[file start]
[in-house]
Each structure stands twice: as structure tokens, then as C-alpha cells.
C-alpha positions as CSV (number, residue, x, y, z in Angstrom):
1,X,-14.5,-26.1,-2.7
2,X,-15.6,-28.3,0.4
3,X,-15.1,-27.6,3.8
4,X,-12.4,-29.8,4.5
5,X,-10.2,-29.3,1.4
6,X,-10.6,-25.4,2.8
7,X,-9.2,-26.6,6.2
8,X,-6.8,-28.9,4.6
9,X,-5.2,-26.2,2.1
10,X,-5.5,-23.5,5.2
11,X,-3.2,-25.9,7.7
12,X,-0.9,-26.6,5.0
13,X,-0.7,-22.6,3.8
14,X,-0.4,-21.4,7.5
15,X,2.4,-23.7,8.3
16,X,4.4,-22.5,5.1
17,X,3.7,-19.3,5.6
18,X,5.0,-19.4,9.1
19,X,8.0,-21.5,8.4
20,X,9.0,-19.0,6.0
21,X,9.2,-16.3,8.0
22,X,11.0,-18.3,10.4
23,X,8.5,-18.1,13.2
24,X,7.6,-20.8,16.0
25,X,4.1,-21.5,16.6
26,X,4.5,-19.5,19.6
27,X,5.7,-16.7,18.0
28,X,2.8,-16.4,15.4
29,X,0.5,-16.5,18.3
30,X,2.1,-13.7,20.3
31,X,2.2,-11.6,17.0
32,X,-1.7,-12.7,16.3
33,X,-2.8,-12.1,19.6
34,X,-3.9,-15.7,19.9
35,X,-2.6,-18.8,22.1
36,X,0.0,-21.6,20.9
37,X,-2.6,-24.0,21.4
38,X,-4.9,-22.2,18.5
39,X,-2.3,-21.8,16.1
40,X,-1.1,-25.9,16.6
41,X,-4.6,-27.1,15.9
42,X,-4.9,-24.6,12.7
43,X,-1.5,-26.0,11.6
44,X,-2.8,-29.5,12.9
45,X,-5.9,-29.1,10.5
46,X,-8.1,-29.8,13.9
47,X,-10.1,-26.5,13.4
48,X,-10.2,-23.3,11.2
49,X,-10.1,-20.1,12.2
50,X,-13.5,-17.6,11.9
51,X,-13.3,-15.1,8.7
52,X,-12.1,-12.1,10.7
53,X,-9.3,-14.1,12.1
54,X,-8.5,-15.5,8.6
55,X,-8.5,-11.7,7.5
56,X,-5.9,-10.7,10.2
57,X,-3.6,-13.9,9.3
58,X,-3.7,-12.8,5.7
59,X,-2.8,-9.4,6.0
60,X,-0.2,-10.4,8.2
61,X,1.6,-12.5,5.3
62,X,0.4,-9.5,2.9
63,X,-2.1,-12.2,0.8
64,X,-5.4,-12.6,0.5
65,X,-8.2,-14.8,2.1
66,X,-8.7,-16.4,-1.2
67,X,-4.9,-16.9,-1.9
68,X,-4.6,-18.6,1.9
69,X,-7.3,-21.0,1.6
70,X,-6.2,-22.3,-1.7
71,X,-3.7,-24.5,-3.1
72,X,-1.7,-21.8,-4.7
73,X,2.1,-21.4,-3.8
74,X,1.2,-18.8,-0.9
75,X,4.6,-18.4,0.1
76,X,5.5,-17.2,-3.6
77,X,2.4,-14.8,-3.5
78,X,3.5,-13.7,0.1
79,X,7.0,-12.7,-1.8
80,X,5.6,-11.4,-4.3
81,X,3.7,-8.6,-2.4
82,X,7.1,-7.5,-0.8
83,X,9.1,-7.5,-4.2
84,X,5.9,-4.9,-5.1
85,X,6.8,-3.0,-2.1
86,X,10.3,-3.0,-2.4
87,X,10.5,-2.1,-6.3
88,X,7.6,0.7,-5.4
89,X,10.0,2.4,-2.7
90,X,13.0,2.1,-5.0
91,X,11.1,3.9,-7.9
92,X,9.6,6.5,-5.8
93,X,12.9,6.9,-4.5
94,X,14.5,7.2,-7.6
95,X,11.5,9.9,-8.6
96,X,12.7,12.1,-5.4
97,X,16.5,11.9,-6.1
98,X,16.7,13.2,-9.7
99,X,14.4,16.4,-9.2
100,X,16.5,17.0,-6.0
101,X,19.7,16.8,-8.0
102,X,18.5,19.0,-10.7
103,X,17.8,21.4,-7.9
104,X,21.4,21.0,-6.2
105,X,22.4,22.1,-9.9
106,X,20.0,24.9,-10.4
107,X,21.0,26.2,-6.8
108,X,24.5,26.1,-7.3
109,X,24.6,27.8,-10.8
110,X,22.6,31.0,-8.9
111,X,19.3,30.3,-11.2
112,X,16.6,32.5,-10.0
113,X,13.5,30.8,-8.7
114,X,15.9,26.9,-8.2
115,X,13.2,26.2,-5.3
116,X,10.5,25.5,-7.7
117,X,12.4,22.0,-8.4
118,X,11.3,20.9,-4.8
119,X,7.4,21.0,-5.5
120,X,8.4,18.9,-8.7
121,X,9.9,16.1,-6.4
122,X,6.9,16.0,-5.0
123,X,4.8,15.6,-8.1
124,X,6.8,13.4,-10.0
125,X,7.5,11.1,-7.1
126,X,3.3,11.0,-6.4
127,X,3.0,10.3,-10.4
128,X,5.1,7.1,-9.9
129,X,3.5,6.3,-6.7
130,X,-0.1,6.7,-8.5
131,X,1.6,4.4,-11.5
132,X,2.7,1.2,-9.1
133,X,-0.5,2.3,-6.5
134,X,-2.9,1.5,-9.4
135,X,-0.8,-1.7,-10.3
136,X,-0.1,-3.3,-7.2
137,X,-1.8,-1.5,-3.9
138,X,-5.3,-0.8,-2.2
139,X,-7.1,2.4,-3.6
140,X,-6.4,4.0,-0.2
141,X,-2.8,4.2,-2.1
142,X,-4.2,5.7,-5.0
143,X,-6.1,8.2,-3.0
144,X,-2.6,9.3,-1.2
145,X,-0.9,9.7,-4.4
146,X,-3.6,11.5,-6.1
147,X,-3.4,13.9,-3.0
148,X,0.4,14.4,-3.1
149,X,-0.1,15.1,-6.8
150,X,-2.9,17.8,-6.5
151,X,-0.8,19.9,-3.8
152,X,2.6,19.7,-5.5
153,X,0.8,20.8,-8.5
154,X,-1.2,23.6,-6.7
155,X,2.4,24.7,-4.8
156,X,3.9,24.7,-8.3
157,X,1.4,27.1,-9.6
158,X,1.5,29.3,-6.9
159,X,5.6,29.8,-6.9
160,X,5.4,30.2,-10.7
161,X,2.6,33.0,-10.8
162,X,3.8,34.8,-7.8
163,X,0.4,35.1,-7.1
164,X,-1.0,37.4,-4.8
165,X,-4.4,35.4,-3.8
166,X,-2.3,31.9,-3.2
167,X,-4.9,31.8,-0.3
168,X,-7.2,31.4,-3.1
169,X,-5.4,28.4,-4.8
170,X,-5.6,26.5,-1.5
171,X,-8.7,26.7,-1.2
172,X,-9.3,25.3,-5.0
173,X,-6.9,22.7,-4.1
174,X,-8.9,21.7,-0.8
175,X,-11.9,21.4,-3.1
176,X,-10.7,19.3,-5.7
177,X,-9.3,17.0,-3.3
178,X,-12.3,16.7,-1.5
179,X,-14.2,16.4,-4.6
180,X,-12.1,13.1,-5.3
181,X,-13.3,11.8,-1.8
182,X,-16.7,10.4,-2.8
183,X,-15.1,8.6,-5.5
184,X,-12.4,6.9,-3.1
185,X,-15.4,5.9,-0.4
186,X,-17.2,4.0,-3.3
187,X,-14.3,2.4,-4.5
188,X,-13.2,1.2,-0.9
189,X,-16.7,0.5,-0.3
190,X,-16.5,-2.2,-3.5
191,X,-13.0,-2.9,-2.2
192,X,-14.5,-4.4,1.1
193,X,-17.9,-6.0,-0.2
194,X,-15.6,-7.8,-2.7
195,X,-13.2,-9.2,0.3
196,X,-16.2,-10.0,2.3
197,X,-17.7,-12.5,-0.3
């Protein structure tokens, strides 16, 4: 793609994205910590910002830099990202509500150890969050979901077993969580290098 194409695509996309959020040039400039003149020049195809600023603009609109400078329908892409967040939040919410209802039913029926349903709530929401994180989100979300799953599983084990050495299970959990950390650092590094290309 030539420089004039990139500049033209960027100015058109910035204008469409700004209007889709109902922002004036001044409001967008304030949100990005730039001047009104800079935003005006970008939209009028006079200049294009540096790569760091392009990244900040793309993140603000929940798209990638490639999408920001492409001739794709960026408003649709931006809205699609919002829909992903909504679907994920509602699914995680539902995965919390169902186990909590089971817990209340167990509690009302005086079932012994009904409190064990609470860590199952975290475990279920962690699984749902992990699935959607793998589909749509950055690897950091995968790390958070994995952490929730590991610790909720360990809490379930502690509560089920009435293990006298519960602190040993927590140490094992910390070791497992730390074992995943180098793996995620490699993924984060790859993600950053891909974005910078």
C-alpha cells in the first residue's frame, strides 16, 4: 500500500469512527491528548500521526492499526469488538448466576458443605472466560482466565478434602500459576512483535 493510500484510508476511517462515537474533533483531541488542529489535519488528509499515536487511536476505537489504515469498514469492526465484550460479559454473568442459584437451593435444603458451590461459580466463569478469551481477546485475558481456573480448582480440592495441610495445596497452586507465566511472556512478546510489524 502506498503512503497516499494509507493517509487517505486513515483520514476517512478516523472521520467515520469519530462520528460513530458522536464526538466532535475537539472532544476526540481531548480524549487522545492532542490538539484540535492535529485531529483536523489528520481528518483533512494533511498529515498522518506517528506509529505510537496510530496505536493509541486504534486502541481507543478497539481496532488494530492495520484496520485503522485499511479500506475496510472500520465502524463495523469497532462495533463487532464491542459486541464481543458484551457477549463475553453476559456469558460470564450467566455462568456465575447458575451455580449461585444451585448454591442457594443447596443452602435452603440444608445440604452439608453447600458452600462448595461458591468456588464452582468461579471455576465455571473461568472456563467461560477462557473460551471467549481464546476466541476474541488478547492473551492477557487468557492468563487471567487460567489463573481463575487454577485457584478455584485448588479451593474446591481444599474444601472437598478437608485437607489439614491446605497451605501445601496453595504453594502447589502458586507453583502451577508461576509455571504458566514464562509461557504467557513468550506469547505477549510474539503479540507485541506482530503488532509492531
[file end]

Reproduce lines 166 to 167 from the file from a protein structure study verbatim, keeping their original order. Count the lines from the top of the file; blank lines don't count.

163,X,0.4,35.1,-7.1
164,X,-1.0,37.4,-4.8